Audience targeting and segmentation is mostly applicable for paid media campaigns, but there are applications for SEO, too. This is the practice of creating groups and subgroups of your audience to target for digital advertisements. In SEO, focus on keywords used by these target buyer profiles.
4) Build out channels, campaigns and ad creative. Launch.
Next, a successful performance marketing strategy considers the right channels and platform tactics to reach your target buyers. Platforms like Google, Facebook, and LinkedIn have different requirements and best practices for ad copy length, image sizes, use of emojis, and more. Beware, though, building out campaigns on these platforms can take a lot of time and energy if you don’t know where to start.
5) Optimize, Test & Scale
Finally, performance marketing needs the right analytics setup to track and measure success. Viewing the right reports and trusting the data is key to making campaign adjustments and communicating with other key organizational stakeholders.
Top Performance Marketing Channels
You should know where your buyers spend time before you select the right channels for your marketing mix. Not all businesses should invest in every performance marketing channel. Here are some common channels to consider:
- Paid Search — this is where companies bid to rank for certain keywords, then pay for each click they receive.
- Organic Search — this is where companies analyze and adjust web pages so they rank higher in natural search results, leading to organic search traffic.
- Paid Social — this is where companies pay to serve ads on social media platforms to audiences that meet certain criteria.
- Programmatic Display — this is where companies load creative ads into a platform like Google Display Network, which are then served to users on various websites
- Email Marketing — this is when users opt-in to receive emails from a company. It’s an opportunity for companies to have more personalized and meaningful conversations.
Performance Marketing Examples
Long Roofing wanted to increase market share in New England. They have expertise in the kind of roofs common in the region, but at the time didn’t have the brand name recognition like they do in the Mid-Atlantic. With a sound go-to market strategy and integrated data across sales, marketing and operations, they saw a path to scaling up revenue and gaining market share. The campaigns were so cohesive, the company was able to predictably scale revenue, or throttle back when leads overwhelmed call centers. This gave Long Roofing the control it needed to meet its business objectives. Ultimately, this led to an in-market revenue increase of 200% year-over-year. Read the full case study.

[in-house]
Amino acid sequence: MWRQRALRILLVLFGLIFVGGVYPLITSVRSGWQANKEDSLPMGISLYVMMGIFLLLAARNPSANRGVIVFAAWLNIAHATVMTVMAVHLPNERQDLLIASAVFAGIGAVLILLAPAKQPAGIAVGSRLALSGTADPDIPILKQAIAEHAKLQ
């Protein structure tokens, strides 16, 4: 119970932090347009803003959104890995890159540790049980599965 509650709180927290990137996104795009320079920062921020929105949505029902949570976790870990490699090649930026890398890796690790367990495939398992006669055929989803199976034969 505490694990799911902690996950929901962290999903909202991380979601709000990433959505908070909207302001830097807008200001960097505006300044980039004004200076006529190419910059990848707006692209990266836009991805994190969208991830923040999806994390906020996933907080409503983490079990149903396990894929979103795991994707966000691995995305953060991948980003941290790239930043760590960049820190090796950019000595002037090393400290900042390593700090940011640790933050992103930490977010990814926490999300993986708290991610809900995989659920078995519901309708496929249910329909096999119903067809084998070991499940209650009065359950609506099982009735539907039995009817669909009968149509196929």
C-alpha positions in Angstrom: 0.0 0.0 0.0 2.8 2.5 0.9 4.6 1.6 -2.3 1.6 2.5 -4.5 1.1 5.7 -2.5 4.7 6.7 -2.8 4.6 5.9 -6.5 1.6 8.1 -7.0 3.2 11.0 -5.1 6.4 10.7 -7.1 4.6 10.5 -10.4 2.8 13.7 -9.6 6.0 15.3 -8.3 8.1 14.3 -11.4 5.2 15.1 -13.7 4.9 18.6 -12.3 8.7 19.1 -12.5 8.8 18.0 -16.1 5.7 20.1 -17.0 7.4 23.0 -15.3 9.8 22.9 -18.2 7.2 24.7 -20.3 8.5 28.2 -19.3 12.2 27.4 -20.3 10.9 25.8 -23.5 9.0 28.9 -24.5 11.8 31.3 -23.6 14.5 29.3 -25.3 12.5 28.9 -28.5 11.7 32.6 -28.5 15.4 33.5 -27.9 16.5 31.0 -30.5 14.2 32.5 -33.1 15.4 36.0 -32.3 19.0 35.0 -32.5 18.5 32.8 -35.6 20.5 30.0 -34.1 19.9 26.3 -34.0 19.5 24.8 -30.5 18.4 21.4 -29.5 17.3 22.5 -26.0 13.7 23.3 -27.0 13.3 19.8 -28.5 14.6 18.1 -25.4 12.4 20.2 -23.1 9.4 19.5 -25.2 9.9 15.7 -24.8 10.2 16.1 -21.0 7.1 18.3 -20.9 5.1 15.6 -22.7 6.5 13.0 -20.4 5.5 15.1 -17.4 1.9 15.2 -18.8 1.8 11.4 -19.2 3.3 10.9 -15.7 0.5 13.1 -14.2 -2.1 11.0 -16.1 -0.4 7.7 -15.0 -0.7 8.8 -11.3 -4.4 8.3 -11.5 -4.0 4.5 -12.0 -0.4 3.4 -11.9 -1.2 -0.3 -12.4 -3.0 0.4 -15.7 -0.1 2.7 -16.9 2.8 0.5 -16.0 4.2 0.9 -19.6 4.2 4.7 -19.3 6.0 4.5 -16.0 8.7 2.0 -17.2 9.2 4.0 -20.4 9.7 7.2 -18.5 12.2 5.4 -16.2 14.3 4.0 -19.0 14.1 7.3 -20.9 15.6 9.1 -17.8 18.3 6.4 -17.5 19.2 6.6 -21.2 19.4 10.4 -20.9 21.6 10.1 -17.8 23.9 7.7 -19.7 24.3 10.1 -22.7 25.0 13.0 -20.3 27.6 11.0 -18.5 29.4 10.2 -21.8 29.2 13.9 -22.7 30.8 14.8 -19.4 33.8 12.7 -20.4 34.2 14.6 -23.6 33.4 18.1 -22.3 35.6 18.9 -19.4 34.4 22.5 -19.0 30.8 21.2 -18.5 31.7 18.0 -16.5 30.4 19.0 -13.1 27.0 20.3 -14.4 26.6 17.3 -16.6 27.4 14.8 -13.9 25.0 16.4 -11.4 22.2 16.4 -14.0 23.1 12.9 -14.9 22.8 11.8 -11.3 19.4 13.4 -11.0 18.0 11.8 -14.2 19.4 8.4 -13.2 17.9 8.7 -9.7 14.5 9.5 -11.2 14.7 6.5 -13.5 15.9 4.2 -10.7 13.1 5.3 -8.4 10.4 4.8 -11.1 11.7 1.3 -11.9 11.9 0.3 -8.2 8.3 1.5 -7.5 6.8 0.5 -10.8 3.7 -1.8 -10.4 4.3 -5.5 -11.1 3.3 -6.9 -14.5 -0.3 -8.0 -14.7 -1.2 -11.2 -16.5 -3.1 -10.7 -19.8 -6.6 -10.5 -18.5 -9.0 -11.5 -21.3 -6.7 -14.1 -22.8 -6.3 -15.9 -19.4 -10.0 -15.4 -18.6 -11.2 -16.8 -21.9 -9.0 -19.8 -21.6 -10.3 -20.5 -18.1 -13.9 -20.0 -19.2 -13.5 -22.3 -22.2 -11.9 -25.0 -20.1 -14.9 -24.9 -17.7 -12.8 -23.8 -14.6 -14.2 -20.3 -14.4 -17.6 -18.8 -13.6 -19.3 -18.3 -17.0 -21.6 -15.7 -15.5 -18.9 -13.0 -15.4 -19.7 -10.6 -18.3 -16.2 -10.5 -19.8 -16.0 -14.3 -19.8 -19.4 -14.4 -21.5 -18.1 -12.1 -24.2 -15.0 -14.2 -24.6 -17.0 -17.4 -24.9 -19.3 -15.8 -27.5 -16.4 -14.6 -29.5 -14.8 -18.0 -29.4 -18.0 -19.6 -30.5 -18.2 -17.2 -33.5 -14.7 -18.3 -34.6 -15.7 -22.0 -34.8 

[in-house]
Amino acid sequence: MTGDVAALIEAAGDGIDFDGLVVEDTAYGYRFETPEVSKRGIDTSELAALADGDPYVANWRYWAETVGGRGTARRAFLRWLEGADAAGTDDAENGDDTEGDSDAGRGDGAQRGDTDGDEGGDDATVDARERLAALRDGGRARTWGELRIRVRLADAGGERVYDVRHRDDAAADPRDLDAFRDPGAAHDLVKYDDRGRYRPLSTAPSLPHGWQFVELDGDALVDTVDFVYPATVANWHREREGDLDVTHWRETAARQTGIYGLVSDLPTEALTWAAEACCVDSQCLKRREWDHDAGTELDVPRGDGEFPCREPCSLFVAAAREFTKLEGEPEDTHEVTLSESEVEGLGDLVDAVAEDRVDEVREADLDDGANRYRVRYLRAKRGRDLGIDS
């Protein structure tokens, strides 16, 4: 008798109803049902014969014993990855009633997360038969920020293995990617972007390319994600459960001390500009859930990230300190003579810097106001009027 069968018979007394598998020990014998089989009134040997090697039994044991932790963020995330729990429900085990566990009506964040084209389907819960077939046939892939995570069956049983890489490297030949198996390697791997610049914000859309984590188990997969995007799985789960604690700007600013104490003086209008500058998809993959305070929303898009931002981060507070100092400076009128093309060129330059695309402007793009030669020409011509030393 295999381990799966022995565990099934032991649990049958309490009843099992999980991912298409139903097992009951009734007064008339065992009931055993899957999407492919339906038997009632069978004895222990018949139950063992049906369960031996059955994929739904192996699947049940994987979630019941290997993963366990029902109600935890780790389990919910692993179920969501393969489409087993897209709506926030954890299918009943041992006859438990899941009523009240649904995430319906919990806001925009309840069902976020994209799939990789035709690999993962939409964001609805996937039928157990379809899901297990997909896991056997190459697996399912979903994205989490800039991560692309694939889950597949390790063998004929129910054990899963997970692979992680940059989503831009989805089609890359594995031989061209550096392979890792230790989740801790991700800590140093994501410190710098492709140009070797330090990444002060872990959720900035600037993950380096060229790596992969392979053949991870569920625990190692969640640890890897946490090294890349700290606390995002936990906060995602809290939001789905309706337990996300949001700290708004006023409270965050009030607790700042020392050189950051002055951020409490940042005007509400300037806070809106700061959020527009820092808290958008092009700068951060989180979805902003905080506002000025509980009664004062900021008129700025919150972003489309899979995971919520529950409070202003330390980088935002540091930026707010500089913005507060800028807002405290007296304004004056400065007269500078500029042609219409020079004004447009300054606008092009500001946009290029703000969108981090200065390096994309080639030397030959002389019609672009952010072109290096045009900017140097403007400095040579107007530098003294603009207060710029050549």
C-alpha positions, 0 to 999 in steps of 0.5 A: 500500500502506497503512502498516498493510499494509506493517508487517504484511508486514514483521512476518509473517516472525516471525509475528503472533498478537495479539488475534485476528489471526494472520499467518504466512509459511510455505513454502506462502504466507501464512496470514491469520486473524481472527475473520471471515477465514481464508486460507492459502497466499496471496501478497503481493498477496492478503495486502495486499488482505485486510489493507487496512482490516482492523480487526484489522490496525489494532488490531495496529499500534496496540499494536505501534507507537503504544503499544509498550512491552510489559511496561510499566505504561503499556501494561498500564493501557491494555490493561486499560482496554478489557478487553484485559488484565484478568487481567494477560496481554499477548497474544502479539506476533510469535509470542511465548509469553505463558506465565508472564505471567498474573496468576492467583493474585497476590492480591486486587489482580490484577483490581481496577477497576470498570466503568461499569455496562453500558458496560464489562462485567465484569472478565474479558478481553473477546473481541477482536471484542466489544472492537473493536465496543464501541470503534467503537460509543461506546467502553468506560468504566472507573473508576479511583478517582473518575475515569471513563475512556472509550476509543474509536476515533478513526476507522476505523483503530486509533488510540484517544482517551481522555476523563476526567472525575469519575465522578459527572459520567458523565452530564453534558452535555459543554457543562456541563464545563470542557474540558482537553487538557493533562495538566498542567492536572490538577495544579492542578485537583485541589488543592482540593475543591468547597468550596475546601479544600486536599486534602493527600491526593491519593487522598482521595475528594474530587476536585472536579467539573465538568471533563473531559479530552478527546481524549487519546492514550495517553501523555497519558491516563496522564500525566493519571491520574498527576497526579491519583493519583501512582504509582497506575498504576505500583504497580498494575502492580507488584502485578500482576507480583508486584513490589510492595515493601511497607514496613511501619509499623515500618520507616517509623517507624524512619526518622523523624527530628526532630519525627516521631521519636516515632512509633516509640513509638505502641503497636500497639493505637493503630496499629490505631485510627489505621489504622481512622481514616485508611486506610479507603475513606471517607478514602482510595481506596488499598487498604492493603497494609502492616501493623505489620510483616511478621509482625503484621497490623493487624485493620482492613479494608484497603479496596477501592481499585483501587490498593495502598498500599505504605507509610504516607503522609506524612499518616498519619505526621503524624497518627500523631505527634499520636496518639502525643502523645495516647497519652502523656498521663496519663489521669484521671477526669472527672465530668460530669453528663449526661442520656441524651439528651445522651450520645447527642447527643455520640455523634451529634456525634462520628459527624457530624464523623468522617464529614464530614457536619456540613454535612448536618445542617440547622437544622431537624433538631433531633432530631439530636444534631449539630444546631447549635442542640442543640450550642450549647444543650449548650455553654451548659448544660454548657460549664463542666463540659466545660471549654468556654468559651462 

The online education space is rapidly expanding. eCornell introduces new certificate programs every month to meet this demand. With such rapid production of new website content, eCornell faced a complex challenge of building a proactive approach to search engine optimization (SEO). eCornell challenged Silverback to help drive more organic traffic and enrollments. Technical and strategic SEO improvements increased eCornell’s organic enrollments by 43% year-over-year. Read the full case study.
Brand Marketing Examples
Facebook’s 2021 rebrand is a good recent example of brand marketing. Not only did they change their name to Meta, have a new logo, but they’re investing heavily in virtual reality (their Oculus product) to capitalize on the metaverse. There was likely a heavy investment of time and money spent on Facebook’s rebrand. It’s a critical shift to their evolution.
The Washington NFL franchise recently went through a major rebrand, changing its name to Commanders. Their process included surveys and focus groups of fans, players, and coaches. While the rollout of the new name and jerseys had mixed results from fans (including me), it’s still an interesting case study of a rebrand in a league where team re-names are rare. The most recent example was the Houston Oilers renaming themselves the Titans after relocating to Nashville following the 1998 season.
Balancing brand vs performance marketing
There must be a balance between brand and performance marketing. One can’t exist without the other. Leaning too heavily on brand may not drive the short-term revenue you need. Pushing too far on performance risks your brand becoming stale. They fuel each-other. Striking the right balance can be a major pain point for CMOs, but can lead to predictable, profitable growth.
Ahmad Munawar, founder of Boutique Growth, leveraged a strong personal brand to fuel ads on Facebook, YouTube and LinkedIn. His story is a great example of the symbiotic relationship between brand and performance marketing. I caught up with him on our Digital Marketing Troop podcast where he shared his experience. Listen here:
Work with an award-winning performance marketing team
AdAge, Inc Magazine and the Washington Post have recognized Silverback as one of the top places to work in the United States. After hiring dozens of marketers across the nation in the past few years, Silverback is a premier destination for top digital marketing talent. And better marketing talent means better results for clients.
Our secret is simple. Healthy teams lead to happy employees and happy clients. Silverback’s focus on team health leads to open, honest and direct communication between clients and staff alike. Issues are solved faster, expectations are clear, and the results are impressive.
The way we deliver our services is different, too. Instead of the traditional siloed department structure, we’ve embedded teams of specialists around our clients. We call these teams “Troops.” This model connects marketers across search, social, content and analytics to collaborate together. Teams are led by Senior Marketing Directors that specialize in cross-channel strategy. This combination of platform expertise and strategy consistently outperforms other agencies.
We help marketing leaders drive performance for their brand. Contact us today to learn more.